Northern Virginia’s transportation problems quite obviously are nothing new. Though many have claimed the issue is unforgivably complex, if you have agreement on two fundamental assumptions, the debate becomes simple. The assumptions are:
1. Roads need to be built. We already have done all we reasonably can in terms of carpooling and mass transit.
2. Those roads need to be paid for. Ultimately, there’s a price to be paid by someone whether they are the taxpayers or the roads’ users.
Once there’s agreement on these assumptions, there are really only two questions to address: where do we put the roads and what’s the best way of financing those improvements?
Lucky for your, you have me to answer both. (answers below the fold)
Taking the second question first, the best realistic way to finance transportation projects is through the issuance of bonds, and Gov. Bob McDonnell has proposed doing just that. Bonds are the smartest way of financing long-term capital improvements like schools and roads, especially when rates are as low as they are now. Check out this study by Brookings for a further discussion.
On the first question, east-west congestion (the source of most of the traffic problems in northern Virginia), would be greatly alleviated by the following:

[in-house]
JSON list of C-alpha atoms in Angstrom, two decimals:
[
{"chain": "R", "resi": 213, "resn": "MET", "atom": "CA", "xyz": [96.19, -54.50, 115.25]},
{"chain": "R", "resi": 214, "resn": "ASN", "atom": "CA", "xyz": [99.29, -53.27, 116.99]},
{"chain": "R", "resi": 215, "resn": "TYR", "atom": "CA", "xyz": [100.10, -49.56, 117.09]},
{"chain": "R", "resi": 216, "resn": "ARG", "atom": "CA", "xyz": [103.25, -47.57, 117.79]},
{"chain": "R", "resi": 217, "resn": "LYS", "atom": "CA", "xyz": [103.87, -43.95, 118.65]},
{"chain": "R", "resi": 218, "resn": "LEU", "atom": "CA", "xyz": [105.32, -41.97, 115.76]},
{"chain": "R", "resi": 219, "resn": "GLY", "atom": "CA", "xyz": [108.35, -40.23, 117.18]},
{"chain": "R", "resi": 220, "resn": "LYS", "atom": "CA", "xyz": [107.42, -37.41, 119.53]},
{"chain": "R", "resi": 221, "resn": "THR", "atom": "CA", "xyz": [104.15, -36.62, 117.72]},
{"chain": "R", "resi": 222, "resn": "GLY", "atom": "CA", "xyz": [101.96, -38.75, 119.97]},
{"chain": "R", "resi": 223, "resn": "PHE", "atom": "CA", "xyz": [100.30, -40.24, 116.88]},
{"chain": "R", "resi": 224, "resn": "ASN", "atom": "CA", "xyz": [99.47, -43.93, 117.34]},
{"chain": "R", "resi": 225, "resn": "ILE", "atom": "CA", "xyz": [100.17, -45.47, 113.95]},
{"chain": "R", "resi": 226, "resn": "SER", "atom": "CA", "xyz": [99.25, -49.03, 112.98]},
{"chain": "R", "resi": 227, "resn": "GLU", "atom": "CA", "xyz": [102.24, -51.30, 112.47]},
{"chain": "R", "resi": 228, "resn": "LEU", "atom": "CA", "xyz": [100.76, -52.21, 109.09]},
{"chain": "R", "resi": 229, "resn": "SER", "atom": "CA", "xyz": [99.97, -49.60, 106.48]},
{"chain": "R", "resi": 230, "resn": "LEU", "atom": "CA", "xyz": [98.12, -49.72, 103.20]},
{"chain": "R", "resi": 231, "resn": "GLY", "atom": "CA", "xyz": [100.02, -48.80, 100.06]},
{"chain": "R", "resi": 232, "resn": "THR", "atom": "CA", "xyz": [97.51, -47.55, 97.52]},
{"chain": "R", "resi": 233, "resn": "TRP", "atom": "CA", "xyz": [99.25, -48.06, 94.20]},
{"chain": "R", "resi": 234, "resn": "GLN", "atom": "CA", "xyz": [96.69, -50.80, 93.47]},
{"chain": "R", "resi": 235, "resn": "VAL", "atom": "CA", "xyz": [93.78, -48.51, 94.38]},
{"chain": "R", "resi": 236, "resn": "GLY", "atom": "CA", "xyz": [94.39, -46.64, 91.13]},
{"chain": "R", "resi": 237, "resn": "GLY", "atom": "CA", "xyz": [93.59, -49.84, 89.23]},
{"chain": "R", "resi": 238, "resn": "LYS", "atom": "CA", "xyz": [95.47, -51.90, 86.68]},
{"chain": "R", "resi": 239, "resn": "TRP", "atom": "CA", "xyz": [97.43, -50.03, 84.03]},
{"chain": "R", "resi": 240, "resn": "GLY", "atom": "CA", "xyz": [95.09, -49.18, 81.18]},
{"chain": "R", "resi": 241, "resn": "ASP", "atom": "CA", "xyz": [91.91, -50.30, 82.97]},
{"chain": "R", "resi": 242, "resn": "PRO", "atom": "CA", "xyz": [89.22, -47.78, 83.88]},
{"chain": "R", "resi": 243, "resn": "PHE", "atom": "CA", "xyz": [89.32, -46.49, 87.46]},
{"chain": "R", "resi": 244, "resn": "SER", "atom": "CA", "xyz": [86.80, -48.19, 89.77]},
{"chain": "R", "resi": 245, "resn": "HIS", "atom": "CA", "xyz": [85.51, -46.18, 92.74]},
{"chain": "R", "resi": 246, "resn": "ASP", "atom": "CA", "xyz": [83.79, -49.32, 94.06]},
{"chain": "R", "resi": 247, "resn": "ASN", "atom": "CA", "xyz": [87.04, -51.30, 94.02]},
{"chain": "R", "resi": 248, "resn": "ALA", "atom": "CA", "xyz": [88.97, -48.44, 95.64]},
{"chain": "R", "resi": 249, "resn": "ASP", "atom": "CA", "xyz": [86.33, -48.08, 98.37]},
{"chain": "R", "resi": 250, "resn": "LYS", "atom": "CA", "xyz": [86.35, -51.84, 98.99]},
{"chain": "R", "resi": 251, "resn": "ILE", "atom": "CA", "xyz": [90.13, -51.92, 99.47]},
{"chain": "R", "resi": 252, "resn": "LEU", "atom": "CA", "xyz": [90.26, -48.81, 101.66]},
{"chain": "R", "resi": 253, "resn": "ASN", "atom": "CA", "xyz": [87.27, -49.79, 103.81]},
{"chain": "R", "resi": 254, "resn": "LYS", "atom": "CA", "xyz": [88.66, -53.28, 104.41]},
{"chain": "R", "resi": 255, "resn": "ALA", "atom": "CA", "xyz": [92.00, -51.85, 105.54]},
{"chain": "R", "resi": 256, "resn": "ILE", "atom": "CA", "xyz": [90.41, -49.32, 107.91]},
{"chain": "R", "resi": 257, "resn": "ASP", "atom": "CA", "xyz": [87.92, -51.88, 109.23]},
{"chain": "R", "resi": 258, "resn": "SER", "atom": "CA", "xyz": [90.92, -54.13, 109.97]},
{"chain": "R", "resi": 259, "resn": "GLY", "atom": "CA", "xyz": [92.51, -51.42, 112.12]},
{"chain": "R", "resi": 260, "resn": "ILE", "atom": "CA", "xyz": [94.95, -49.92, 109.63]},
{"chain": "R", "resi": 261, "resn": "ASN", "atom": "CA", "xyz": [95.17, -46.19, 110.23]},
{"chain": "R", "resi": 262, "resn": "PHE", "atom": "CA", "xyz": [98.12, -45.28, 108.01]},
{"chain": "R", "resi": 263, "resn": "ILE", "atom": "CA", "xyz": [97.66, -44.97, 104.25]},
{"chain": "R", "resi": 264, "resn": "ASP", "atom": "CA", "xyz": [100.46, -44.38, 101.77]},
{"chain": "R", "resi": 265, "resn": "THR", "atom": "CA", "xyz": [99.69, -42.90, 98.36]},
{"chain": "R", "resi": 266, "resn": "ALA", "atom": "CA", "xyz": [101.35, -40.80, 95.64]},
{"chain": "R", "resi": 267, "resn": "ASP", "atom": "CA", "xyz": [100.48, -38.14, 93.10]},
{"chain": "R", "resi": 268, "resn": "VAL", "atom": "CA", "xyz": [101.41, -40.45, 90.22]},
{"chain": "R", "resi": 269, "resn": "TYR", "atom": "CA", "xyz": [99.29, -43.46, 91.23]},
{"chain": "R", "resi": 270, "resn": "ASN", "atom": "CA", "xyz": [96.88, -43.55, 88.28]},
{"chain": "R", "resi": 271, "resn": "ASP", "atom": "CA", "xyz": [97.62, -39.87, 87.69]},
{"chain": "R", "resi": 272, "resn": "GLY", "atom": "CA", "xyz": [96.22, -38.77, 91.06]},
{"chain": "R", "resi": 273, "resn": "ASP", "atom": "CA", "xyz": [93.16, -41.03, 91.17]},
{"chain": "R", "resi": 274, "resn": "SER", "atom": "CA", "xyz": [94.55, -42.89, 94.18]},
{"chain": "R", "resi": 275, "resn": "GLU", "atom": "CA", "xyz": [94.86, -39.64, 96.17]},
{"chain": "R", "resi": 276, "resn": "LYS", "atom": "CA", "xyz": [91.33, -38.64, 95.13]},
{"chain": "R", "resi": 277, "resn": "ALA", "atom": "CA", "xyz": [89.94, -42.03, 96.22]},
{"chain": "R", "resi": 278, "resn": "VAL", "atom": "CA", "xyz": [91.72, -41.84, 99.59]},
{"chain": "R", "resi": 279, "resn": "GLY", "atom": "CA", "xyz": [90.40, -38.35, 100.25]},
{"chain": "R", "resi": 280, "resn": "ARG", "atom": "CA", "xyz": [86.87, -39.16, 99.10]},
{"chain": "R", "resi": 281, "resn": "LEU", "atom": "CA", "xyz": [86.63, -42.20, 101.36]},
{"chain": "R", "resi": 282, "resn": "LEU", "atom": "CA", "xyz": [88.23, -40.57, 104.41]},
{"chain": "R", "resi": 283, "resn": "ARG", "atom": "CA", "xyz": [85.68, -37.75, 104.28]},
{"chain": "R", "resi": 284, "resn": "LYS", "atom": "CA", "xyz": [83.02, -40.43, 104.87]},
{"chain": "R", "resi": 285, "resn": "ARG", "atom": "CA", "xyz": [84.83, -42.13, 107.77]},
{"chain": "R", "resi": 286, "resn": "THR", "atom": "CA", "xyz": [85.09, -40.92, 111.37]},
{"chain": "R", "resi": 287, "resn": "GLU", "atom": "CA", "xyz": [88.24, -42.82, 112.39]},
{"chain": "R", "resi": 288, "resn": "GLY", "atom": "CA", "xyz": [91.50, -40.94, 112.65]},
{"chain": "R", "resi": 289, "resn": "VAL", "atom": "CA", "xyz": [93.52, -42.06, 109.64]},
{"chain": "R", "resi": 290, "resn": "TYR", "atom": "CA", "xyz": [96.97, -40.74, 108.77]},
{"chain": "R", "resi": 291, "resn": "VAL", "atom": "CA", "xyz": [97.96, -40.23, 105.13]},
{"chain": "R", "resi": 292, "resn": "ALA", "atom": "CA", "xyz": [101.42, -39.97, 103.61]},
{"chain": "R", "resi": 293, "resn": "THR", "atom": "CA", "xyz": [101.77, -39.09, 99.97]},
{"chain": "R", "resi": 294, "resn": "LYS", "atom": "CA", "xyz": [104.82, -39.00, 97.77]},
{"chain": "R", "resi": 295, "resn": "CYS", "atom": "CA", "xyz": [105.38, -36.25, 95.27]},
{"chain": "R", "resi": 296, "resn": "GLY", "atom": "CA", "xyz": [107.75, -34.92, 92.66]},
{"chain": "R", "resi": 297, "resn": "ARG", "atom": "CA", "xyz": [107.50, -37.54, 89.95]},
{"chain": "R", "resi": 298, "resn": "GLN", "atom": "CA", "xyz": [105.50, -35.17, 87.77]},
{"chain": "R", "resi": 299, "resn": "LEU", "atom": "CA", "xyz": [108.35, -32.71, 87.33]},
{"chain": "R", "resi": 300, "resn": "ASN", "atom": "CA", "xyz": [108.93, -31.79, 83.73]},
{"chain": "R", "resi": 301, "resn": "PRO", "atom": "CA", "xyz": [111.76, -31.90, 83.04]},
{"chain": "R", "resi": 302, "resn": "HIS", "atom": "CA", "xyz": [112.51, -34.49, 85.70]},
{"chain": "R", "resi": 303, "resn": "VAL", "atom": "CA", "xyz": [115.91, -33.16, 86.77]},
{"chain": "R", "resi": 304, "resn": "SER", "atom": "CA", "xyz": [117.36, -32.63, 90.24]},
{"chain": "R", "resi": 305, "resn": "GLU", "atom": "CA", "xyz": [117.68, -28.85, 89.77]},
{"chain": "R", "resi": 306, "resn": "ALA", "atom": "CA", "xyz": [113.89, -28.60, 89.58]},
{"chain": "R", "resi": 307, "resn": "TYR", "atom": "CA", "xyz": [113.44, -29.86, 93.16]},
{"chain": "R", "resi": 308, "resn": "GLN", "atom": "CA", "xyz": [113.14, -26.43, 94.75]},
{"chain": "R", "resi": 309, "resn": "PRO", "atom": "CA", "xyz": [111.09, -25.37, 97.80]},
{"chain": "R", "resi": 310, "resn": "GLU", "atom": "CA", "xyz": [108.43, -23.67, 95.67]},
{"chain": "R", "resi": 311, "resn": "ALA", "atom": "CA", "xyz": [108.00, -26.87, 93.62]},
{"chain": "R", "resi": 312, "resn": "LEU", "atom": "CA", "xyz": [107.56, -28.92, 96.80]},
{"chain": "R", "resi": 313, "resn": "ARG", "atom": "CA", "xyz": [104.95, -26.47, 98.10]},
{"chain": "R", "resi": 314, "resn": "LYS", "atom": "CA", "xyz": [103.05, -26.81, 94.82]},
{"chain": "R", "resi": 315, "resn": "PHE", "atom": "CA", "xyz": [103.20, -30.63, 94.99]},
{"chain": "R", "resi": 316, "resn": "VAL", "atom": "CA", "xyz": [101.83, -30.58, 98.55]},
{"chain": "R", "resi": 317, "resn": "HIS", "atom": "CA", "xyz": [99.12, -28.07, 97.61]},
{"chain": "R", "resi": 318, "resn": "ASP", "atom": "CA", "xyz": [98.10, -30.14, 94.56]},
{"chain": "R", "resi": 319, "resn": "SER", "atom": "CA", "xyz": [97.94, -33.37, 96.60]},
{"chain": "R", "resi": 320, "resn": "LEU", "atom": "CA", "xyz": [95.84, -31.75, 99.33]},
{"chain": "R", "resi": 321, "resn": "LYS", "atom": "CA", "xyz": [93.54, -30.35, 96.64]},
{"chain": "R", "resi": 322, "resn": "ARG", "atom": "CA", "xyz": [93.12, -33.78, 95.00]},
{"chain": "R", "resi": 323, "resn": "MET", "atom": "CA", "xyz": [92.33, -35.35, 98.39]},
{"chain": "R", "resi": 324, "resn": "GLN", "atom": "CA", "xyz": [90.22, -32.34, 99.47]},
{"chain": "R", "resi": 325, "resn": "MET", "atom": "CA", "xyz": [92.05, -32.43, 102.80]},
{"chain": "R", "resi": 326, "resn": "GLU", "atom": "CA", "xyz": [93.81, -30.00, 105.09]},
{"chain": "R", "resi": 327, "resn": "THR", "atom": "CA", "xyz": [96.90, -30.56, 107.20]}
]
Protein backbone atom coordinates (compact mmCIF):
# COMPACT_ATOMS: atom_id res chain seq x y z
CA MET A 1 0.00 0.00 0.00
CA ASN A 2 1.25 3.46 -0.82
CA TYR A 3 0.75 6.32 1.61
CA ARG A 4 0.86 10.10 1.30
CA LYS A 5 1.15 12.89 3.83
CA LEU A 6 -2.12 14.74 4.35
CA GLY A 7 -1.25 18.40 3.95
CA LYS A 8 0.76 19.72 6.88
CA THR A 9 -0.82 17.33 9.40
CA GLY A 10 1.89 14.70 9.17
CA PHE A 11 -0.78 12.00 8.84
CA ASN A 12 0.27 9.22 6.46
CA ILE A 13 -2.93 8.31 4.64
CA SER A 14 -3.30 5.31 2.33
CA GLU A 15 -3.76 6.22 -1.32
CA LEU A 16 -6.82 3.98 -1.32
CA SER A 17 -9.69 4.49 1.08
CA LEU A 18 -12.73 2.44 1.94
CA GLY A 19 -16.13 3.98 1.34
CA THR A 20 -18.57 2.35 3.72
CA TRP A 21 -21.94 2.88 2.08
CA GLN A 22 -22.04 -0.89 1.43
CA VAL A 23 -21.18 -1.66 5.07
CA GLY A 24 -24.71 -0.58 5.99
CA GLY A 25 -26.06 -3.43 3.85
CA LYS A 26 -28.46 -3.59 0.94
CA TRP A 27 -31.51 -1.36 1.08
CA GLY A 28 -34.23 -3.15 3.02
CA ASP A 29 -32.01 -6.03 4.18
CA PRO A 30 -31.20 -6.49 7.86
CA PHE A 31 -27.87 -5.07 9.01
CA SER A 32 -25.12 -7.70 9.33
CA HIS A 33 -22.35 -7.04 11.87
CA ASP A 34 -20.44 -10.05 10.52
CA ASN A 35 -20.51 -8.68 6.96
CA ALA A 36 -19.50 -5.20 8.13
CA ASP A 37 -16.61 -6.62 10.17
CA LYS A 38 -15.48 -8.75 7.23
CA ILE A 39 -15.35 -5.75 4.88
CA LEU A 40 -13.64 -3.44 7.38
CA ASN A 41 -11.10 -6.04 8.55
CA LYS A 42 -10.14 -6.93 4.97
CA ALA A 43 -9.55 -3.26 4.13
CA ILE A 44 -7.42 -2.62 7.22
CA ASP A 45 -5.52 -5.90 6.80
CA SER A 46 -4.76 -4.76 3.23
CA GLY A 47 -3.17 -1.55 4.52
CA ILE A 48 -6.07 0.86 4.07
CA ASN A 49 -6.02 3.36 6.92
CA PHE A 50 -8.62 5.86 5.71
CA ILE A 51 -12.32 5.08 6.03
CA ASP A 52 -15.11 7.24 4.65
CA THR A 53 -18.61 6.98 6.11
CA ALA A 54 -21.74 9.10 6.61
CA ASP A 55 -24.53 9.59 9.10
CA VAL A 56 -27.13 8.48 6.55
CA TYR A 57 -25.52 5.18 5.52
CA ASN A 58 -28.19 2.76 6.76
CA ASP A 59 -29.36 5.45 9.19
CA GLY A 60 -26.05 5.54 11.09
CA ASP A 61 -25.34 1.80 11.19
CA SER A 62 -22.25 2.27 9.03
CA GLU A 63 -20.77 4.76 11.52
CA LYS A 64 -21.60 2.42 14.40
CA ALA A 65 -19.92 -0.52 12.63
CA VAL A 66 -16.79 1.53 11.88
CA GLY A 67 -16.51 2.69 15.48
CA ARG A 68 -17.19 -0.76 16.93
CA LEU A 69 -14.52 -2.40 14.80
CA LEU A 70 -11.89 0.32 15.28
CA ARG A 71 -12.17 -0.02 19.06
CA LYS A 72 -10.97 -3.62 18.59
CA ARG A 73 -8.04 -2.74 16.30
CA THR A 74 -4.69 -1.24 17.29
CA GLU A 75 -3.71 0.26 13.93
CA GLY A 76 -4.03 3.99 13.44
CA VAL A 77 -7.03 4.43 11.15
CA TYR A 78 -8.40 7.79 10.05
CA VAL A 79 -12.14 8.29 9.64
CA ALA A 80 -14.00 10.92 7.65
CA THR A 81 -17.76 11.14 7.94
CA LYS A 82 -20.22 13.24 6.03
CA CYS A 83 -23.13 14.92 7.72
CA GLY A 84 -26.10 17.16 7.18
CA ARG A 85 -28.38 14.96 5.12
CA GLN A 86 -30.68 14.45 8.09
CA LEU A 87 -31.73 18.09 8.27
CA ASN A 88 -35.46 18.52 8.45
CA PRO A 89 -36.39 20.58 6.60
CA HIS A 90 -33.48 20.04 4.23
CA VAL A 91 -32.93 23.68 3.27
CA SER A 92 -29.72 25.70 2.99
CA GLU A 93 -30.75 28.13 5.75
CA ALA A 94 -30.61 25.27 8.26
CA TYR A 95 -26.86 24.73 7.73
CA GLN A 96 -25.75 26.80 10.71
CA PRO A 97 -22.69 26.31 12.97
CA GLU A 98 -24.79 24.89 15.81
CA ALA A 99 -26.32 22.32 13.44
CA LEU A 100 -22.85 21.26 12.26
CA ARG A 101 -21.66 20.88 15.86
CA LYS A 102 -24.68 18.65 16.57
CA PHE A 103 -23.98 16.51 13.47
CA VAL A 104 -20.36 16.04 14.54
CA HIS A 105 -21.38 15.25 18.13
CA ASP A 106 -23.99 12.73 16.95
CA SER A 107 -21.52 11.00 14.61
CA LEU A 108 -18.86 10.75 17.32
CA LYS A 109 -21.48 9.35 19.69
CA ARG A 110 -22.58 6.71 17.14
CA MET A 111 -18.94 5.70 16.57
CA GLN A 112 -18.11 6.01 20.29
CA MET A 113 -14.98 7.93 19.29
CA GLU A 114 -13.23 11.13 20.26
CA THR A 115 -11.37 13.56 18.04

-Allow carpools into the Dulles access road, and open the existing carpool lane on the toll road to all traffic. Cheap and easy.
-Add a third lane of Routes 29 and 50 from Falls Church through Fairfax akin to the three lanes that currently exist in Arlington. Fairfax needs to get over itself and quit being the bottleneck.
-Add a third lane to Route 7 from the Loudoun County line through Great Falls into Tysons Corner. Again, Fairfax, I’m talking to you.
-Add two lanes to I-66 through Arlington and open it to all traffic. Arlington, too, needs to just suck it up and realize it has an interstate highway running through the county. And when the money is already there for at least one lane (per Rep. Frank Wolf), there’s really no excuse.